Rachel Williamson
Last updated: 9 March, 2014

Egypt’s revolutionaries seek new ways to shift from Twitter to ballot box

Lately, we've seen a wave of criticism against the young revolutionaries behind the 2011 uprising. But how much is true, and what are they doing about it?

There were plenty of i-devices on the wobbly plastic table around which some of the remaining supporters of Egypt’s April 6 Youth Movement were seated.

Phones and tablets buzzed and demanded attention as the group relaxed at one of their alleyway café hangouts (the downtown office is too dangerous). Through my head flitted the oft-repeated accusation that Egypt’s revolutionaries spend too much time tweeting and not enough doing.

It popped up because recently I read a brutal take-down of the revolutionaries who were behind the uprising: that they didn’t change tack afterwards to create civil society groups, they didn’t enter politics, they didn’t lift their eyes from Facebook to talk to people who weren’t like them.

Up to a point, some of these judgments are fair.

Few gave a thought as to what might come after a revolution and then spent three years playing catch up, trying to megaphone their desires from street-level after problems arose. 

“Recently I read a brutal take-down of the revolutionaries who were behind the uprising”Nor did the revolutionaries focus strongly on becoming effective civil society movements, involving and educating the people around them through mechanisms other than street protests and loose alignments with other groups and political parties.

And most of all they, along with other secular political groups that sprang up after the 2011 revolution, are criticized for not working with each other to form a political alternative to the old guard of politicians or the Muslim Brotherhood. 

These may be fair, but still only up to a point. 

In defense of groups such as April 6, the Revolutionary Socialists, and labor unions, it’s been a distracting three years.

Revolutionary Socialist Tarek Shalaby said it had been difficult to focus on much other than protesting when friends were being arrested and killed, and when first the military, then the Muslim Brotherhood governments continued to use repressive, pre-uprising tactics.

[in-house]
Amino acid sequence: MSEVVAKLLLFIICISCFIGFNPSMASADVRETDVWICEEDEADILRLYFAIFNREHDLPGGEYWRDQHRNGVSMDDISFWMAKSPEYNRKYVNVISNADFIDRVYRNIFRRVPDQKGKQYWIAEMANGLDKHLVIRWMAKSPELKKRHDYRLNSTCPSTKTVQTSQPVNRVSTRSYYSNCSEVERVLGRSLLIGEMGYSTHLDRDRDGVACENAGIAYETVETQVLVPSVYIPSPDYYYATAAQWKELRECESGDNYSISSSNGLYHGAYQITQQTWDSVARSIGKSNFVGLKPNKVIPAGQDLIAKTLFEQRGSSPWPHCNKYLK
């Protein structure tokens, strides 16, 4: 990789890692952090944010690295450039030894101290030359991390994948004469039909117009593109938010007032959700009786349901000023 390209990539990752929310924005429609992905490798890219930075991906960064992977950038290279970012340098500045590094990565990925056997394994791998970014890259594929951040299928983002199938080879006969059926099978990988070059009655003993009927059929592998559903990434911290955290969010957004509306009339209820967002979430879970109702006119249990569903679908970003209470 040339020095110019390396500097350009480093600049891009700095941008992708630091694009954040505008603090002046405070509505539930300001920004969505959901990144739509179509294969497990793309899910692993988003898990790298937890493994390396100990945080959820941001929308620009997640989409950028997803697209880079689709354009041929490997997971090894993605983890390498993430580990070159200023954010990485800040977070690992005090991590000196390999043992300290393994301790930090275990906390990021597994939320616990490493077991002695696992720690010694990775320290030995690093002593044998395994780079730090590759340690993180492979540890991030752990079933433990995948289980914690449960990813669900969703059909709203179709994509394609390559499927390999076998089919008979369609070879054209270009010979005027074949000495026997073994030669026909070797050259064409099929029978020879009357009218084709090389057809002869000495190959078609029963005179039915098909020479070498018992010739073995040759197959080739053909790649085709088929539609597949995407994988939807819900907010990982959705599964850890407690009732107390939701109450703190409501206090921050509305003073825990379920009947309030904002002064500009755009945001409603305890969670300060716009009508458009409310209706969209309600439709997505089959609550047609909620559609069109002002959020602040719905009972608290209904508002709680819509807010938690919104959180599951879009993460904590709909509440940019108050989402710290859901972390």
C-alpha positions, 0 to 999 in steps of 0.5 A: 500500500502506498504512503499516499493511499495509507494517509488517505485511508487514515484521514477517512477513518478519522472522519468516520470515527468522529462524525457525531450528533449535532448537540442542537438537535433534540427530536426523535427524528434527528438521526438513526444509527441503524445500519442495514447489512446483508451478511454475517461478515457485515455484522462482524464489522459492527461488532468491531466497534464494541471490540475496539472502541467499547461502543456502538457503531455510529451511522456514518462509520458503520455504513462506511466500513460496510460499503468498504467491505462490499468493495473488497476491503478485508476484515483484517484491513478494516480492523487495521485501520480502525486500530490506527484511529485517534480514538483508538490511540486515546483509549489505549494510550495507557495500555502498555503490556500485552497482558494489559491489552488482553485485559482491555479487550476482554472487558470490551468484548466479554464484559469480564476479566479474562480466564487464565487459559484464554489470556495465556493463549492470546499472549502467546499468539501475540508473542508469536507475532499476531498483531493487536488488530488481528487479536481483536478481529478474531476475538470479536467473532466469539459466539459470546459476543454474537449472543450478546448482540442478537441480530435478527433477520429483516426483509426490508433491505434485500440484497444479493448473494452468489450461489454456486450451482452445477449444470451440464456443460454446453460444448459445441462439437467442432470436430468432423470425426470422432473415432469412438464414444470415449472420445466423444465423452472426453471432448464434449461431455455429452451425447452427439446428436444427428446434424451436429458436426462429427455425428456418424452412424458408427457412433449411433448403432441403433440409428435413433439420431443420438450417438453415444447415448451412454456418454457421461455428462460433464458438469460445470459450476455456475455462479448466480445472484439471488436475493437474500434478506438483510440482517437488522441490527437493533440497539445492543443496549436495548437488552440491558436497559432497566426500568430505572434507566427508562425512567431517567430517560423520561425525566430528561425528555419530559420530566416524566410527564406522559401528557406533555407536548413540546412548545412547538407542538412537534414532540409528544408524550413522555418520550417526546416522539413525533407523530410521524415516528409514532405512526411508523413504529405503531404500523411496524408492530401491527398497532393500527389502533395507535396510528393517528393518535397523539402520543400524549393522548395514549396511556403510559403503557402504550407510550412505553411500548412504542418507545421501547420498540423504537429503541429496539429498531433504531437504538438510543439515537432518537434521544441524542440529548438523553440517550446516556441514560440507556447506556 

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Many revolutionaries, such as the ones around that downtown cafe table, think they’re back to square one. The repression is hitting scary heights again and thousands of activists are in jail, some facing charges and the police still investigating others to see what allegations can be made to stick.

Is that enough of an excuse for not shifting the method from the street to the ballot box? Shalaby says not, especially given they are the leaders of the revolution, and as a result after June 30 the revolutionaries weren’t there for Egyptians: the army was.

But, in a case of better late than never, they are now beginning to develop their methods and organisations. 

In the last few months the Revolutionary Socialists began the slow process of building their membership and media channels. It’s considering a membership fee in order to grow chapters in smaller towns and in rural areas, and highlight the issues it thinks important.

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April 6 has returned to what it did best before the revolution: finding and working with marginalised communities to form local organisations, that can then look after those peoples’ interests.

Tamarud drove the removal of the Mohamed Morsi Muslim Brotherhood government last year and recently split in half. The new ‘Tamarud 2 Get Liberated’ faction is launching a petition called “Know your president” which they say is to educate the public on the benefits of a civilian president.

These groups are working in an environment that is more repressive and frightening than in the days when Hosni Mubarak reigned.

Activists are being arrested and held in prison instead of being let go after a few days or weeks, media channels are closing their doors to anti-regime voices, and occasionally it’s intimated that maybe, just maybe, their tactics and aims are on par with terrorism.

It is fair to level criticisms at the door of those who overturned a 30-year dictator, but who didn’t provide the fledging Egyptian democracy with any support. It is less fair to continue those criticisms when change is afoot.

The days of stone-throwing and shouting from the streets are not over – sometimes that’s the best or only way to remain visible when other outlets for opposing voices are blocked – but perhaps the days of disorganised dissent are coming to an end as Egypt’s revolutionaries begin to do precisely the grassroots work they’re being criticised for neglecting.

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